There can never be enough “Game of Thrones” in the world (or “Song of Ice and Fire” if you’re a purist), but with the HBO show on hiatus until its third season debut, and author George RR Martin taking his usual sweet time in finishing the 6th novel in the series, fans have had to look from the top of The Wall to the bottom of the Sea of Dorne (that’s high and low for you normal folk) to find ways to fill the widening void in their hearts for more of that wonderful world.
But even outside of that spirit of desperation, this “Game of Thrones” inspired phone dock would still be pretty cool.
It was created with a 3D printer by Instructables user mstyle183, who modeled it after the much sought after Iron Throne of Westeros that half the characters in the source material kill each other for the chance to sit on (as if you didn’t already know). The dock itself is sure to be equally sought after by iPhone 5 users, who rely on a third party docks since Apple doesn’t have an official one for the iPhone 5 available yet, and this one is slightly more bad ass than the rest. The dock also works for android phones, and the instructions for its creation can be found via the inventor’s Instructables page, or it can be pre-ordered commercially here for $69.99. It is compatible with most charging connections.
The world of geek inspired tech is a tricky one as something that looks cool at first can lose its novelty, and value, later on. Have no such fear with this dock though, as it is a genuine piece of inspired nerdery that given both the continuing excellence of the source material, and basic cool design of a throne shaped dock, isn’t likely to wear out its welcome anytime soon.
In the world of headphone problems, somewhere behind having one ear go out and the other not (I believe they design these things like that to sell more) and straight up losing them, lies the burden of tangled cords.
It seems that taking even the most surefire methods to avoid this problem, like neatly folding them and securing them with a twisty-tie, yield no solution to this issue as somehow those cords always find a way to become this jumbled mess that makes the Griswold family Christmas lights seem like a simple knot.
I’ve long resigned myself to the fact that much like the two socks go in, one sock comes out dryer conundrum, tangled headphones are just one of those issues you have to deal with once in a while even if there is sometimes no valid reason for its occurrence.
Luckily, more innovative people than myself have not given up the good fight, and there does now exists what looks like a cheap, practical solution to this dilemma.
That’s the Nest Earbud Protector, and the idea behind it couldn’t be simpler or more welcome. It’s a silicone case you pop up, and put your earbuds in. From there you just wrap the cords around the spindle, pop it back into place, and your headphones are now stored in a neat package that keeps them safe from damage, and of course tangles. The best part is a simple yank of the headphones will free them without hassle.
Actually, the best part may be that the Nest only costs $10. Now sure, I could just buy a Bluetooth headset, but I’m still fundamentally against spending over $50 on a pair of headphones that aren’t for anything more than everyday commute use, and I feel like most Bluetooth headsets make me look more ridiculous than I care to admit.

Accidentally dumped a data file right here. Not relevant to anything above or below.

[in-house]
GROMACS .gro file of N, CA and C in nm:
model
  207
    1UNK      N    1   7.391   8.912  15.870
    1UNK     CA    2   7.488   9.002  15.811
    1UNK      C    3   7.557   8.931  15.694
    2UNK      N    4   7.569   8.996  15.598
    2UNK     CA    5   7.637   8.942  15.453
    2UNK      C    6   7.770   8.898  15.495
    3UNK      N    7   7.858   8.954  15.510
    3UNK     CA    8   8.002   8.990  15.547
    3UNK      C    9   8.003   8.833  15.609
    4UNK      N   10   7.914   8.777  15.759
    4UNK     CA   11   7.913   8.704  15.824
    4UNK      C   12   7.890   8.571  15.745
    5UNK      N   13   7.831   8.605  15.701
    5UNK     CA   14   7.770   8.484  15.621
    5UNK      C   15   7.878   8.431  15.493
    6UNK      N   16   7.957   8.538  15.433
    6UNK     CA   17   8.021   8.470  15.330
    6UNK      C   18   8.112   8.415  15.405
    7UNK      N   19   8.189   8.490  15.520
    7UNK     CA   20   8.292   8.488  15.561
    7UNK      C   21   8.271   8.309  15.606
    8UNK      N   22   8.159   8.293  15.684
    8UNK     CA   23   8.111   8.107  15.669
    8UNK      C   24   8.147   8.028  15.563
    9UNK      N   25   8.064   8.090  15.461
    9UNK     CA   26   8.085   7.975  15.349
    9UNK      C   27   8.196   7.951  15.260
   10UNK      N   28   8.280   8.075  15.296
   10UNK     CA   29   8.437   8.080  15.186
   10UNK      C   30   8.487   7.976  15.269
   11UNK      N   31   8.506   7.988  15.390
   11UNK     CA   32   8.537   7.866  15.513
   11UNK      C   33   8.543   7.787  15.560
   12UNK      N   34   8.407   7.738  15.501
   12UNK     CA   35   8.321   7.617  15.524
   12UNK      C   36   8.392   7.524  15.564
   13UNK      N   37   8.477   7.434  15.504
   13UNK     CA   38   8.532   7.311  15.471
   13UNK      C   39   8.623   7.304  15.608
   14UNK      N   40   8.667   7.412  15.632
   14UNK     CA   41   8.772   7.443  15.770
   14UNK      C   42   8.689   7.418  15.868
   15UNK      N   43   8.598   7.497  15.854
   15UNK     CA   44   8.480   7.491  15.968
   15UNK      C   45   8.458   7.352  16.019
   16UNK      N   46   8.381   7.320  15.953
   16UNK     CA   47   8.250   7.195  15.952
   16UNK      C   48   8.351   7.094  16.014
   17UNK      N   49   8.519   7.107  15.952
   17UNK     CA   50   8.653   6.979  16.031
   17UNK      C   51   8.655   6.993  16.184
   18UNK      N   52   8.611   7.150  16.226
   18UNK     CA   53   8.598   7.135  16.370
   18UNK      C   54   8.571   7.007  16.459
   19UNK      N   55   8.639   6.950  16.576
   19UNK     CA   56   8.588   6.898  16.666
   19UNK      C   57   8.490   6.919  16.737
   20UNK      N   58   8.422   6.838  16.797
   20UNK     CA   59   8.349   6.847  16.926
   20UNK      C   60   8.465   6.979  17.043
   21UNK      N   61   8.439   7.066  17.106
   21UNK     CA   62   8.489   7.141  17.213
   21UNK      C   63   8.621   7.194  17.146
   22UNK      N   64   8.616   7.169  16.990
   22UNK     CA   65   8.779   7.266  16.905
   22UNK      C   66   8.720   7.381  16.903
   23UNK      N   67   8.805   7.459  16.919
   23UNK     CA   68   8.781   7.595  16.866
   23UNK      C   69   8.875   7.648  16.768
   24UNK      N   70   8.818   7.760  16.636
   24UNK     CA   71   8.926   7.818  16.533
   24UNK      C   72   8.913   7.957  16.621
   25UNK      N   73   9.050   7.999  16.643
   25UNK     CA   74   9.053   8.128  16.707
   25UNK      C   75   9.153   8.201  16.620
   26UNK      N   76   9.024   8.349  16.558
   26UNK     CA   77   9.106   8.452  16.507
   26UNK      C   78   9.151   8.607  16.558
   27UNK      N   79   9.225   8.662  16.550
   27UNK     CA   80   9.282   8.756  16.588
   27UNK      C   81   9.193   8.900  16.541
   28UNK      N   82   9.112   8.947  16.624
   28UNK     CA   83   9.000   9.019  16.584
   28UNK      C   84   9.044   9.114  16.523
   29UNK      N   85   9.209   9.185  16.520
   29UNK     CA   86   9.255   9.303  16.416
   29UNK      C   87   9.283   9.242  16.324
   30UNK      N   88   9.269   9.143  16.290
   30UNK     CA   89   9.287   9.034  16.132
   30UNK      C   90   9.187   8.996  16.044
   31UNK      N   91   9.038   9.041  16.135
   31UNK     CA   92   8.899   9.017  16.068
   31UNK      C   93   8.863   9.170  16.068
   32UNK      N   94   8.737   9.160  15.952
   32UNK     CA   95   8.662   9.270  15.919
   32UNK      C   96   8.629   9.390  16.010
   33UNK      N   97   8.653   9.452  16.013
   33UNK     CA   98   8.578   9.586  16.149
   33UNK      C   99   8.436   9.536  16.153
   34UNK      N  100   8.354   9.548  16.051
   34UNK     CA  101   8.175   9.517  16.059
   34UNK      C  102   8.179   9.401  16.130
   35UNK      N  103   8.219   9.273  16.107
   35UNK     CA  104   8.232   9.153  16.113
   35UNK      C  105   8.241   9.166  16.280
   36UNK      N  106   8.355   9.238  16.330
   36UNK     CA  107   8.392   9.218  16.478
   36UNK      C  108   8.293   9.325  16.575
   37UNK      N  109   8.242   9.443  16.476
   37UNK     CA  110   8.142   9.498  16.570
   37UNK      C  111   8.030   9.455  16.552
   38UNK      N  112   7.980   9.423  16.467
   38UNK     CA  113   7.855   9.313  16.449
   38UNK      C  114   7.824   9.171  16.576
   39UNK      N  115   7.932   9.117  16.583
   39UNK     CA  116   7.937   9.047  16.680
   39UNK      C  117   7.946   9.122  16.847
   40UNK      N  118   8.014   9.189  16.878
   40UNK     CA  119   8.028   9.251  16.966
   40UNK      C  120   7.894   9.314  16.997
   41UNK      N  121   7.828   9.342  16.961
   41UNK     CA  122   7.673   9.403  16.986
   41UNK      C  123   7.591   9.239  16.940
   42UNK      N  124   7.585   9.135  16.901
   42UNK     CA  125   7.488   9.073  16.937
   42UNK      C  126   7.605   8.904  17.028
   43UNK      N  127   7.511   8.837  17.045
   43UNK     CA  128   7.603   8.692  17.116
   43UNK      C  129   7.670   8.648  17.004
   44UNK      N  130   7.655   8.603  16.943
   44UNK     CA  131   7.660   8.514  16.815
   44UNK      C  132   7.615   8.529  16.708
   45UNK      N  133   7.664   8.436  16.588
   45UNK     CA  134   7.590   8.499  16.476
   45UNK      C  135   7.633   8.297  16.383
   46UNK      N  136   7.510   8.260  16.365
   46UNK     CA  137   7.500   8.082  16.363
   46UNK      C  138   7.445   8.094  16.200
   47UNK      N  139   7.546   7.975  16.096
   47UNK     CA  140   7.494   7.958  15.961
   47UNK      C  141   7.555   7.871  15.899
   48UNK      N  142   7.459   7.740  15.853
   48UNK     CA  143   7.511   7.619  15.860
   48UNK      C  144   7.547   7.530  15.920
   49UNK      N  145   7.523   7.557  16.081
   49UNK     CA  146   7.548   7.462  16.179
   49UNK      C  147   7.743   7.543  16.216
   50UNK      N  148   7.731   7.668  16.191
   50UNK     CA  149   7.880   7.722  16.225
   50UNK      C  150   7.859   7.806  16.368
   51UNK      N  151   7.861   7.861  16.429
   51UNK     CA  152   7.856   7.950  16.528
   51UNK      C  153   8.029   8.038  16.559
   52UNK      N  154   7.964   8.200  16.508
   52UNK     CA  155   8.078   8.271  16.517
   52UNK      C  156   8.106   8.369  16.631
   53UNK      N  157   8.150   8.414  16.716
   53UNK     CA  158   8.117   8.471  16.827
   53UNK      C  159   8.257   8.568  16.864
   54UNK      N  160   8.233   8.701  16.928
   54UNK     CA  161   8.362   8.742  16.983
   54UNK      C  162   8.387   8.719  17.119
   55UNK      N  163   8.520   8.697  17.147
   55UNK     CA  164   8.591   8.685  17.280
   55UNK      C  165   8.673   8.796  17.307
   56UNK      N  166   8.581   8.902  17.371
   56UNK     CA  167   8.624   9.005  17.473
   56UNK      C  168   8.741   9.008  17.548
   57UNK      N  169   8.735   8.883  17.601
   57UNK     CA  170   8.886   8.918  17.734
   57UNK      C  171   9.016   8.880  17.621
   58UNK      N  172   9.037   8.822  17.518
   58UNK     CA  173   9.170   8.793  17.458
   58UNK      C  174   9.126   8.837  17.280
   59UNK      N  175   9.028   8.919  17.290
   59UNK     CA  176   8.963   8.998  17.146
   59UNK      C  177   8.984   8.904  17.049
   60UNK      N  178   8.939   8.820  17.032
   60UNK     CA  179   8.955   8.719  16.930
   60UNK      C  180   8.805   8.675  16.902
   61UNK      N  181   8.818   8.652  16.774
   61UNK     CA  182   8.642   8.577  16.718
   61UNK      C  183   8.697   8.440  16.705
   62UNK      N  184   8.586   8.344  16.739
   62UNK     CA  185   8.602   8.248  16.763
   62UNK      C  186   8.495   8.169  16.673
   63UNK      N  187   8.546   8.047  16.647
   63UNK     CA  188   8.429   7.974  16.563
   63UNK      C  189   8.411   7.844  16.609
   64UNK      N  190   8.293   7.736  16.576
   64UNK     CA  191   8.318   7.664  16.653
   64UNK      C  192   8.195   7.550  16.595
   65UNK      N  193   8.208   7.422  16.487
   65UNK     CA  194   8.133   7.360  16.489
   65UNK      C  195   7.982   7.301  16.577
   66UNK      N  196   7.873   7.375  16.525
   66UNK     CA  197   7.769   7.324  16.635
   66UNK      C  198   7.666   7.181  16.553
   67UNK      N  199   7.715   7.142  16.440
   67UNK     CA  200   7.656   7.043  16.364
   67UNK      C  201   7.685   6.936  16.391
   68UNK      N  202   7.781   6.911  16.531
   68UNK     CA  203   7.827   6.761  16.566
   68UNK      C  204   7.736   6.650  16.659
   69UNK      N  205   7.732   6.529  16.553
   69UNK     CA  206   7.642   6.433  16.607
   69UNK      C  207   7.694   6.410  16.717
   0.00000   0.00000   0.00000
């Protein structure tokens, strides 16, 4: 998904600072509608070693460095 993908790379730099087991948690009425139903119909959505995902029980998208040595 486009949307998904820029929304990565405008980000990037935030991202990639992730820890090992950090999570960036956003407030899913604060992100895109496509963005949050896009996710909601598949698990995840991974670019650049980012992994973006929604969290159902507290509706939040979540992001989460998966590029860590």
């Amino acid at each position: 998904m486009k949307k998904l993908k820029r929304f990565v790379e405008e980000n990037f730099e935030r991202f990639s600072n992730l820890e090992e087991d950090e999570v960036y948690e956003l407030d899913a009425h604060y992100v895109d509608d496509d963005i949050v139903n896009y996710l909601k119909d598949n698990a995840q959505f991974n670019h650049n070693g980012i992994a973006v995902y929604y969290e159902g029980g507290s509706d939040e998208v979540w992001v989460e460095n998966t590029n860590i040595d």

If you’re incredibly stuck in your ways like me then, it’s hard to not recommend giving something so affordable and useful as The Nest Earbud Protector a look.
Today on this gadget blog designed to bring you all things exciting and hi-tech, I bring you plants.
What’s that you say? Plants aren’t hi-tech and are barely exciting? Well, on any other day about any other plant, you may have a point. These plants, however, were designed by students at Keio University in Tokyo to be just about the most exciting, and unique plants in existence. That’s because they are built with a series of LED lights, sensor modules, speakers, and good old fashioned programming that turn them into musical instruments.
Dubbed “Sound Gardening,” they’re designed for multiple users to experience at once. The plants are real, and respond to touch and movement to generate certain noises, music, and voices. Certain plants work together to create a melody, and when a series of proper sensors are activated, a bonus sound appropriate to the current melody is played. The technology that powers this invention is fairly impressive, yet oddly, according to one of the sound designers on the project, the most difficult part was actually getting the plants to sing. Along with voices being triggered by specific motions, the voice feature is also used to alert passerbys of the plant’s capabilities as it will whisper “Hey, over here” in Japanese after 30 seconds of inactivity.
The team behind this project imagines that it can be used as a group musical activity, but their main motivation behind it seemed to be as a creative outlet to allow them to work on something outside of the normal creative constrictions. In short, they wanted to have fun with this project, and they’ve already noticed how much fun others have when they try it as well. Being in nature is very relaxing in and of itself, and when you combine interactive social music in with that, you have a device that can produce sheer joy and pure imagination. In a world where technology seems to be aimed at making our lives more and more stressful, inventions like this that first look like mere novelties are sometimes more important than they appear.